GREEN BAY, Wis. (WBAY) -- Green Bay Mayor Eric Genrich is hoping to make volunteering a priority for the city by offering employees time off to do it.
It’s something leaders have been considering for a while now and finally feel like they have the support to make it a reality.
Much like many of us who have PTO, or paid time off, from work, the city is hoping to start new program called VTO, or volunteer time off.
The program still needs to be approved by Green Bay’s City Council, but the policy would give City of Green Bay employees three days a year of paid time off to volunteer with an organization of their choosing.
Green Bay has about 1,000 employees that would be eligible for this policy if it gets the green light on May 21.
The city’s human resources director, Joe Faulds, said an employee would still have to get permission to take the day off just like a normal vacation request.
“The employee is going to work with a supervisor to make sure their operational needs are met. Then if it’s OK to leave, they will fill out a form and volunteer,” said Faulds. Once the employee is done volunteering, they will check back in with the supervisor to confirm hours volunteered.
“We are not offering employees the ability to roll these over or cash them out,” said Mayor Genrich. “This is a separate category with safeguards in place where it won't be abused. You have to be active with the charitable cause and get approval from supervisor as well.”
Mayor Genrich said this won't impact taxpayers except to improve the communities in which they live.
“There shouldn't be a cost on the books for us,” said Genrich. “If we are sending that message with our employees that this is a priority for the city, obviously the impact could be sizable and positive.”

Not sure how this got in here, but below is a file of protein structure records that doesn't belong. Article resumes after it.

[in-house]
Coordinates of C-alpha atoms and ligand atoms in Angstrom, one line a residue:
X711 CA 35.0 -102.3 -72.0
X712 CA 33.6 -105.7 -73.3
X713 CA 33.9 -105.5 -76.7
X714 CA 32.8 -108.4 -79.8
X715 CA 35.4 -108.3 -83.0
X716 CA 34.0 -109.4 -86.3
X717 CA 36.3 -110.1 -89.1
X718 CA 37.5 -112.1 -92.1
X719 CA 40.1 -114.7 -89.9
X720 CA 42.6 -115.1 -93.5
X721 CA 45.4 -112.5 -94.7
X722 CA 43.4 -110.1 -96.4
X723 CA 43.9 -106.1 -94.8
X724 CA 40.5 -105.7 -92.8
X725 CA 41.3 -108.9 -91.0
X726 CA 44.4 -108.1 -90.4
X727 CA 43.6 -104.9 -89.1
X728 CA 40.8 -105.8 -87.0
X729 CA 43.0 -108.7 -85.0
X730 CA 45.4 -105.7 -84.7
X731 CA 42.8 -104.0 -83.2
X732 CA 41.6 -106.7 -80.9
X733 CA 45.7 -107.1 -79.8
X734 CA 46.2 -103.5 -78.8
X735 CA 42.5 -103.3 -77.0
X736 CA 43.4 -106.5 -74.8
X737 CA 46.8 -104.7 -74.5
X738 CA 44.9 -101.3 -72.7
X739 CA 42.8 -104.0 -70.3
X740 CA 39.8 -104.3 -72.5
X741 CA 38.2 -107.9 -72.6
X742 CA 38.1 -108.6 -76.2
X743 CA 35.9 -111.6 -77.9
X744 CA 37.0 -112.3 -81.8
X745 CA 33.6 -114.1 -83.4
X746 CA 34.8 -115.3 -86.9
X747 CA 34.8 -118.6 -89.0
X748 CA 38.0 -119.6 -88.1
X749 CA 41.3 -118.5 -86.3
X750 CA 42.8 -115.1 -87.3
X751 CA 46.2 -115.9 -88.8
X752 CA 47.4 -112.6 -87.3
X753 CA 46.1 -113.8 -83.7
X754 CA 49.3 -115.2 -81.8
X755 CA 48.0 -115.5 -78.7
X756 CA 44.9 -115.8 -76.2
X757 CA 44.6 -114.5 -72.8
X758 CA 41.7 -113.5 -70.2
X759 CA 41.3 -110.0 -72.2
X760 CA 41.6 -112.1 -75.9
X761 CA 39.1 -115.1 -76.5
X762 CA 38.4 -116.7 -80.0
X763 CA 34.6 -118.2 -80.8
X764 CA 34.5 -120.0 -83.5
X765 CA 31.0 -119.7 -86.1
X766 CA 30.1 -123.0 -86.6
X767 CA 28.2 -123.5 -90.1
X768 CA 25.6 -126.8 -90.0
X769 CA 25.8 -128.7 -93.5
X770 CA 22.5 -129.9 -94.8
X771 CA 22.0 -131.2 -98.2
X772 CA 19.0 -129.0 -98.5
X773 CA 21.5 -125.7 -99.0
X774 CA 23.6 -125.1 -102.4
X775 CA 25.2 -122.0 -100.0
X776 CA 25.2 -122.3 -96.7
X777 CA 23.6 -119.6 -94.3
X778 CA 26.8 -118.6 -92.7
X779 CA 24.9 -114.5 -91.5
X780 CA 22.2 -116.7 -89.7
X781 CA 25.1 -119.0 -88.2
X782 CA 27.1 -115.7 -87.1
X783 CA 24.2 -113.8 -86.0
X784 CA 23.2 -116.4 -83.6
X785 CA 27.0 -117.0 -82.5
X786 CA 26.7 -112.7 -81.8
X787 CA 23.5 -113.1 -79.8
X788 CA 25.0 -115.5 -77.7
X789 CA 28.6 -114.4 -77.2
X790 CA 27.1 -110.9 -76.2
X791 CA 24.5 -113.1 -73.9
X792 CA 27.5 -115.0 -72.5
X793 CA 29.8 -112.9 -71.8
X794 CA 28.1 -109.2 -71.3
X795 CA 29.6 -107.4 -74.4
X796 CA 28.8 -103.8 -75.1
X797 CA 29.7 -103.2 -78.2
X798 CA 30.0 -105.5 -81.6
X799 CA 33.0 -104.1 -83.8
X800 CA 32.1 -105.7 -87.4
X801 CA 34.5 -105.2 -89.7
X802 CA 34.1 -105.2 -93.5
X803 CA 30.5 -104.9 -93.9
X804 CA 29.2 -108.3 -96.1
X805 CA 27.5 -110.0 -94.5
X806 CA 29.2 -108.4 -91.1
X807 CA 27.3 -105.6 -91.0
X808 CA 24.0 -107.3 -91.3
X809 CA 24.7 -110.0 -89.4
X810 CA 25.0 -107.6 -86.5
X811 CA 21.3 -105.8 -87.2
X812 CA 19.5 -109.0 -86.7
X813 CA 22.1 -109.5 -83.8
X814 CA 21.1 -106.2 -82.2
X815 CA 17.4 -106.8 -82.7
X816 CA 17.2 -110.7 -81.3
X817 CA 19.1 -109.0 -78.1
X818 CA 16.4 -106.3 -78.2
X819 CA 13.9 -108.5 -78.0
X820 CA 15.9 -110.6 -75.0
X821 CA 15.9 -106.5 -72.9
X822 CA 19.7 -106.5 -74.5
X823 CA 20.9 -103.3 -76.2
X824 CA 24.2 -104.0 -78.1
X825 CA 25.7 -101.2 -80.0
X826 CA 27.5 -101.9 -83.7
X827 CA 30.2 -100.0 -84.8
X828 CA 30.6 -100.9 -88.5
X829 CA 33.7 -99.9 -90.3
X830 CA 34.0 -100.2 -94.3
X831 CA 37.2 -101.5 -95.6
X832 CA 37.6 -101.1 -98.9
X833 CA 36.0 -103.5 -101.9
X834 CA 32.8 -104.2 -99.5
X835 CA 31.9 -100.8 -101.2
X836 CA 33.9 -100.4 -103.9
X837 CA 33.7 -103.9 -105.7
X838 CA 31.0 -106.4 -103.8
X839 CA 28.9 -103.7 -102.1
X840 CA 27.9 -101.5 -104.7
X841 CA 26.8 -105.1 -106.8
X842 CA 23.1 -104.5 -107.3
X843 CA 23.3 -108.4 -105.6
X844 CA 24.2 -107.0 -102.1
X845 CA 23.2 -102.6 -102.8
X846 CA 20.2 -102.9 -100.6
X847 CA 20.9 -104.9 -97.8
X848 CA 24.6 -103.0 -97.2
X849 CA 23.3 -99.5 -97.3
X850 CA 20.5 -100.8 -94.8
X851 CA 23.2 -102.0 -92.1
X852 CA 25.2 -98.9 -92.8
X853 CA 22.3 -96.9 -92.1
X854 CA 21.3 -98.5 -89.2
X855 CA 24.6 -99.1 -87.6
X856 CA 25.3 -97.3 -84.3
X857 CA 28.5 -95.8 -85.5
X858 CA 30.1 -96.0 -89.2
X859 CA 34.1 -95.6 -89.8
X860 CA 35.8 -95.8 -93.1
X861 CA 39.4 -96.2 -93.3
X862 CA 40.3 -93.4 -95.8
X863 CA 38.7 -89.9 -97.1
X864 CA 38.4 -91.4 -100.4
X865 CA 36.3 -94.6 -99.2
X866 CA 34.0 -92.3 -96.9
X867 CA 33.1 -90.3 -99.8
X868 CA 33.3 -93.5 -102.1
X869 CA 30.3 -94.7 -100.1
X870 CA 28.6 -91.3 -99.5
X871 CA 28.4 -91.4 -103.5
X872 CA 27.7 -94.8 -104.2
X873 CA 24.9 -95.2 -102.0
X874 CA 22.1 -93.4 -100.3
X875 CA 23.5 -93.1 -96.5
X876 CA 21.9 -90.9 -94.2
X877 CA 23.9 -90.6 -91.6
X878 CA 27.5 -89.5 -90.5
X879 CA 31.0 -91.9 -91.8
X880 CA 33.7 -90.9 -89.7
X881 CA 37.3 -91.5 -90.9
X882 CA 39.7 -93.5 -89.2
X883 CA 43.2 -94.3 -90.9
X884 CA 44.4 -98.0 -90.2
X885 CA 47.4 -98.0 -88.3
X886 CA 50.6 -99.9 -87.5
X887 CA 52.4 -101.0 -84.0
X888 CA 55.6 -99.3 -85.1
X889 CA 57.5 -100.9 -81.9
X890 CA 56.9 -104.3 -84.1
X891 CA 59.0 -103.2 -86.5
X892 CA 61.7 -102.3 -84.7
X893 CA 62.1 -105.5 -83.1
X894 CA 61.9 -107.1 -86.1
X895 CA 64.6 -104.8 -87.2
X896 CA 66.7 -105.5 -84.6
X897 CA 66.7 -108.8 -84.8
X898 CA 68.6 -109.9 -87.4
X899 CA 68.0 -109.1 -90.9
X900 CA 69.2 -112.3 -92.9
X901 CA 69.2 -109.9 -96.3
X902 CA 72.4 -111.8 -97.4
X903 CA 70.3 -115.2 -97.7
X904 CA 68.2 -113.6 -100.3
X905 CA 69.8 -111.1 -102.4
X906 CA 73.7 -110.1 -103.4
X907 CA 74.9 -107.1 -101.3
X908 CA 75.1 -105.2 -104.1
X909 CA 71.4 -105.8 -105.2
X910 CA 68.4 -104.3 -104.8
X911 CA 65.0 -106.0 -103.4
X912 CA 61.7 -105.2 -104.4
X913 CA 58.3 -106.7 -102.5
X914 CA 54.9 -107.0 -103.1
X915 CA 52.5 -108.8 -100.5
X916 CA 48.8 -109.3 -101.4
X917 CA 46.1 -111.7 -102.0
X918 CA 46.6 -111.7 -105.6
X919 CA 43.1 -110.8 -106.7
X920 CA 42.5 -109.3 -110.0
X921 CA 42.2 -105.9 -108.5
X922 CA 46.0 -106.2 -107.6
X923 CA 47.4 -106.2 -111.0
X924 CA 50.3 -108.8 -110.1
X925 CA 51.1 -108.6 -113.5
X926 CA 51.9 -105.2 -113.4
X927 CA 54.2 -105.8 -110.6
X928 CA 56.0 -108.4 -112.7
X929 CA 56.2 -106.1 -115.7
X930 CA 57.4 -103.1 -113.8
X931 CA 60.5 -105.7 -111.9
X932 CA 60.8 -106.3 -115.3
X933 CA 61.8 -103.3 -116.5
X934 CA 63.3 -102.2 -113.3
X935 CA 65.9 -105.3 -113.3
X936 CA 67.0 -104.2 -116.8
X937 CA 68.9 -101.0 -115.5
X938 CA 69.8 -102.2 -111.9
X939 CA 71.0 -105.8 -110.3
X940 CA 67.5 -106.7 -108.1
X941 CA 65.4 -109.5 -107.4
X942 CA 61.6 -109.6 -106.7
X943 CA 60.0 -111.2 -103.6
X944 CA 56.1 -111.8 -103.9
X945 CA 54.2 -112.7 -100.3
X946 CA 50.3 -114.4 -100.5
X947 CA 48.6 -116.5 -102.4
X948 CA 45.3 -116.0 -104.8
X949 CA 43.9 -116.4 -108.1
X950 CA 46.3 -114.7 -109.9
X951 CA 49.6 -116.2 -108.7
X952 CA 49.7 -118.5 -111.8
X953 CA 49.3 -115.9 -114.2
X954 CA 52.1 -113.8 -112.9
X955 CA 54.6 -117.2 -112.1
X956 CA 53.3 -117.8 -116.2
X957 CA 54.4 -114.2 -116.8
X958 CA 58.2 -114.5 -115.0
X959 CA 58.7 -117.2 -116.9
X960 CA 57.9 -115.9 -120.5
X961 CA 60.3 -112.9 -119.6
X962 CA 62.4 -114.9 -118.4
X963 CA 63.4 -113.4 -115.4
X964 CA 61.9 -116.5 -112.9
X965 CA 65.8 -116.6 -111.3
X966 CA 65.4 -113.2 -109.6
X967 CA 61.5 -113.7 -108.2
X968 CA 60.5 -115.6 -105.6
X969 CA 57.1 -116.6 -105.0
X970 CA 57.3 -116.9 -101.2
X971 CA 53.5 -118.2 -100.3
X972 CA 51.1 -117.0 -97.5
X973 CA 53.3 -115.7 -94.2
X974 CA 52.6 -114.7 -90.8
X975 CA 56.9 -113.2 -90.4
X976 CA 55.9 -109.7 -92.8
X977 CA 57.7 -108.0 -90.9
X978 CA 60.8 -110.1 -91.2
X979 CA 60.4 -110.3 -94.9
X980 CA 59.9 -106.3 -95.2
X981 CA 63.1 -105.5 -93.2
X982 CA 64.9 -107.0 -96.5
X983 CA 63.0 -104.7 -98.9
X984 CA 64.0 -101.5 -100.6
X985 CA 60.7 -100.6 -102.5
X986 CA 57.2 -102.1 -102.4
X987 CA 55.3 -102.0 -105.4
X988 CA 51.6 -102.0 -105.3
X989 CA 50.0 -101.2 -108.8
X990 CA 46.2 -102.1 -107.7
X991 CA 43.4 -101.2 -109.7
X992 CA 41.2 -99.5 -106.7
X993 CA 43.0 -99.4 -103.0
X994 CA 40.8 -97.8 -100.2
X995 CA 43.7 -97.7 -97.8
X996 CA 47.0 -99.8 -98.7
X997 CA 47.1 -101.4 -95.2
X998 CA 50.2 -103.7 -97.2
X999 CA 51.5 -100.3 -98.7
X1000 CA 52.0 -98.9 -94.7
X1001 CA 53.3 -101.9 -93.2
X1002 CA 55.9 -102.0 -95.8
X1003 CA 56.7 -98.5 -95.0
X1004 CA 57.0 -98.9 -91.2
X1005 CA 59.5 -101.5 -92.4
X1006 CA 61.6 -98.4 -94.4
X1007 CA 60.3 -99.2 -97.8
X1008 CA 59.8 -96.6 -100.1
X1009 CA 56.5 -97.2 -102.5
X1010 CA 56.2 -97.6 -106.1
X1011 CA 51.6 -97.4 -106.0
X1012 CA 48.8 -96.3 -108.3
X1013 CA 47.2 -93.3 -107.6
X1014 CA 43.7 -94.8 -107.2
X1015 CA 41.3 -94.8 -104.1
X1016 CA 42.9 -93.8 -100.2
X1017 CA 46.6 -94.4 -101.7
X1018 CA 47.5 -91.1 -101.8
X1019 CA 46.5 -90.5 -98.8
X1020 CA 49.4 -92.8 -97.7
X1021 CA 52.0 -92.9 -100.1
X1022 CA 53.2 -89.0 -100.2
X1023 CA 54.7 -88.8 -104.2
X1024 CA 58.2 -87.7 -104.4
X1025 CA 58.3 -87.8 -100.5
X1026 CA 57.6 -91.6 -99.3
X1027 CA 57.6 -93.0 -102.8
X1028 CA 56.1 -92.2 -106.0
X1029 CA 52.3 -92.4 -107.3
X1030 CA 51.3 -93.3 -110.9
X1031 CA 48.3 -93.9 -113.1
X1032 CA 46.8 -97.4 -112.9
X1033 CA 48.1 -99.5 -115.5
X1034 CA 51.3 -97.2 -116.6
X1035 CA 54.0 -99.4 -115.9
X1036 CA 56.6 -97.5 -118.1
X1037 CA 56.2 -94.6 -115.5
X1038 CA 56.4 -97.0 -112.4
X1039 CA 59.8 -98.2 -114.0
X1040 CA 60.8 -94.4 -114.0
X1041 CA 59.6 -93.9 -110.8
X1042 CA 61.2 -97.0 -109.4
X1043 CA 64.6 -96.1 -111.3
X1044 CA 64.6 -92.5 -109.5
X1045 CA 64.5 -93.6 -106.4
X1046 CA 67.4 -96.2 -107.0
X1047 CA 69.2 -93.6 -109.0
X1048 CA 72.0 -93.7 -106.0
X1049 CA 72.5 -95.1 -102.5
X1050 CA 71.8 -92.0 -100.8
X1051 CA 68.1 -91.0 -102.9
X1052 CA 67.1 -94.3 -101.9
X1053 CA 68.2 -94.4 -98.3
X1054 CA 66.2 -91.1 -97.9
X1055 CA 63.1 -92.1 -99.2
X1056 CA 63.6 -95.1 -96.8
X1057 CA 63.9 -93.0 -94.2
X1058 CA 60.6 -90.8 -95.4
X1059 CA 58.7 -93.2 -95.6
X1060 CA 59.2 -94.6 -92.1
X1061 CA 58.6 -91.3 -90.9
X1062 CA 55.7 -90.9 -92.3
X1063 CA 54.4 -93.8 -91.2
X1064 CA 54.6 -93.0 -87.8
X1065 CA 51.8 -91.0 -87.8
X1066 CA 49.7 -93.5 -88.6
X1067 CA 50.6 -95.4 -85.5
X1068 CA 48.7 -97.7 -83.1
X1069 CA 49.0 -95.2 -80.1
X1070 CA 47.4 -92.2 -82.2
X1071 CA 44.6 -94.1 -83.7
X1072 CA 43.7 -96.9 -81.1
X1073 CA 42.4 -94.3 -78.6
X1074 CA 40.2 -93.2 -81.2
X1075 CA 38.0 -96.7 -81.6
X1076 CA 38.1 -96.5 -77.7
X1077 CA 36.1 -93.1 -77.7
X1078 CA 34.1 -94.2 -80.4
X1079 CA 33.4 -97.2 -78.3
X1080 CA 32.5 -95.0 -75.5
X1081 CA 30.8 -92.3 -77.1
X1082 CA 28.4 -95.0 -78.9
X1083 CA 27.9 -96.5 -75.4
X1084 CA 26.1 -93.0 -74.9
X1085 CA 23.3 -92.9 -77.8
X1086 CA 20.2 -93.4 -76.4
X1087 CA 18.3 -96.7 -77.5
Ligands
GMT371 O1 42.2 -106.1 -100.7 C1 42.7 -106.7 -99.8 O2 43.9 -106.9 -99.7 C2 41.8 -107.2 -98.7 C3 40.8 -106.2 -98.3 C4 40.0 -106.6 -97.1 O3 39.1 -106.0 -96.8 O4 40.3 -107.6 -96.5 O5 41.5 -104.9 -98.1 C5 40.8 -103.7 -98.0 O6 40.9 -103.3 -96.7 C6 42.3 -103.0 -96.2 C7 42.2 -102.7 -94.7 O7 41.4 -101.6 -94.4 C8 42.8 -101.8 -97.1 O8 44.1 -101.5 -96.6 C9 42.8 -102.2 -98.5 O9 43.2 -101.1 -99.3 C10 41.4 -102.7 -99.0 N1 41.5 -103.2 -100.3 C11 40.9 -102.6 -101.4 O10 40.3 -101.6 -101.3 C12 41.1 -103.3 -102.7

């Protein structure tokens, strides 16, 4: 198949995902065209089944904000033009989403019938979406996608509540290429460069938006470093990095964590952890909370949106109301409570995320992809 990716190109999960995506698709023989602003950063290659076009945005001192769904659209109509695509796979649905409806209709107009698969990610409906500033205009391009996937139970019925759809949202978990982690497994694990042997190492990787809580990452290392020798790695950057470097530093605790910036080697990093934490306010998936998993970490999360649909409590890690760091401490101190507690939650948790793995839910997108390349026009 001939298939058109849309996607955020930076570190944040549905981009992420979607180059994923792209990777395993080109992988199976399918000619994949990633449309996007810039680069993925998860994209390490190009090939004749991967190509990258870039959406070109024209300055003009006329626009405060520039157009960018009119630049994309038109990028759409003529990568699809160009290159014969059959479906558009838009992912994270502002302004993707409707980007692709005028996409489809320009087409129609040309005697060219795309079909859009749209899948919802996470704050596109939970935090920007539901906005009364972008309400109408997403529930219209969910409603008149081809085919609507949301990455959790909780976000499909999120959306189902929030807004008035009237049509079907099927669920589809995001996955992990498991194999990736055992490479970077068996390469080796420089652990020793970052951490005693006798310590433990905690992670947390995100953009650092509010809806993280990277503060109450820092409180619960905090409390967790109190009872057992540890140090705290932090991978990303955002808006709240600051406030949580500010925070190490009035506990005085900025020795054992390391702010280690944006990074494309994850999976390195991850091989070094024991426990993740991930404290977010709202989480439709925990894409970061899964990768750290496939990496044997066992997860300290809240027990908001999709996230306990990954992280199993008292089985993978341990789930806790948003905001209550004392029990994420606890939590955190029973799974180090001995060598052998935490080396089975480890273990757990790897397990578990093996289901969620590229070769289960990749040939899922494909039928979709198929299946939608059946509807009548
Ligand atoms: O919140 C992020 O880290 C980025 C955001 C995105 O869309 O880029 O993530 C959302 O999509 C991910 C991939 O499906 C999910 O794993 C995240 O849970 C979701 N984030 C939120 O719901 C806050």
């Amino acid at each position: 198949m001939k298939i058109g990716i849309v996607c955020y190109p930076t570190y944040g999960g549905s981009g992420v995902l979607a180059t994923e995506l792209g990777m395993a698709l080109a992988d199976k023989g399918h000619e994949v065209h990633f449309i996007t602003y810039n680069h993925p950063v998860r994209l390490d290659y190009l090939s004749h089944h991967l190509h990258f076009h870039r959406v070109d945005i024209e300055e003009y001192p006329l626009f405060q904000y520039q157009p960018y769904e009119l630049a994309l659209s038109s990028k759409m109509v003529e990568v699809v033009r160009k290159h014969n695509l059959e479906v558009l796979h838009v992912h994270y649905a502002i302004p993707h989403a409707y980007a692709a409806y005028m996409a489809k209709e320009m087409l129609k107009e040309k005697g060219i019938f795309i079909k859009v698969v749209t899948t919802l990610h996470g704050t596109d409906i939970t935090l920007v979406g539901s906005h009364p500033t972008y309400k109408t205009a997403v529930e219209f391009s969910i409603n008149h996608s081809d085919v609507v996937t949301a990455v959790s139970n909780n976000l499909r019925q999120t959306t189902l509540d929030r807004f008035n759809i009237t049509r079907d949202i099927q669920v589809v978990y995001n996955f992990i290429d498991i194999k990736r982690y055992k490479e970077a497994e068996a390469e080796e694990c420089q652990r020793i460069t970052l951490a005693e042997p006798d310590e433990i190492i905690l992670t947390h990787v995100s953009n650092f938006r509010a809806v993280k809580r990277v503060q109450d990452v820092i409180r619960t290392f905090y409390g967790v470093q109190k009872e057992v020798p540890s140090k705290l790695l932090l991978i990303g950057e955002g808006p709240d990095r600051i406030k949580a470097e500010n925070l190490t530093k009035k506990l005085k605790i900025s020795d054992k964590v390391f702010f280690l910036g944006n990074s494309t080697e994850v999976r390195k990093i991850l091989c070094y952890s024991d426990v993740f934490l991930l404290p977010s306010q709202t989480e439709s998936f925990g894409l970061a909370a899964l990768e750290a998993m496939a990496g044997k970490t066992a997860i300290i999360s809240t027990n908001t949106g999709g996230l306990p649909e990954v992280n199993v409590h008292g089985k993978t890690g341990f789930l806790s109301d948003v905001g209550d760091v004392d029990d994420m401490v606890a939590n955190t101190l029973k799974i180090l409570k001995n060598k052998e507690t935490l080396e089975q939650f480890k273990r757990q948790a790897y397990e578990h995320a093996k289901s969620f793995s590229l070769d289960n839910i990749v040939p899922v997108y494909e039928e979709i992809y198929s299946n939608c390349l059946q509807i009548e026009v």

Greater Green Bay Habitat for Humanity’s volunteer director is looking forward to more help all year long.
“We'd always have a need for volunteers. We build 12 months out of the year,” said Jennifer Maier. “We build and sell homes in the Green Bay area to qualified homeowners, so we are just bridging the gap between rental and home ownership.”
Maier is hopeful the new policy would help get more volunteers during the day.
“It's hard to build a house in the dark,” said Maier. “It’s a great work/life balance. A lot of people are busy on the weekends, and so it’s a great way to volunteer and give back to the community.”
"The City of Green Bay, as an employer, is interested in being a 21st century work place, and that is what folks are looking for these days are some flexibility and kind of that mission-driven mindset," Genrich said.
Volunteer Center of Brown County works with 180 non-profits in the area and are more than willing to help volunteers find the right fit.
"The need for volunteers in Brown County is great," said Eric Sponholtz, the executive director of the Volunteer Center of Brown County. "I think there are a lot of different areas and different passions people can find and I think a volunteer doesn't know going in what they want to do, so the center likes to fill that void and provide information."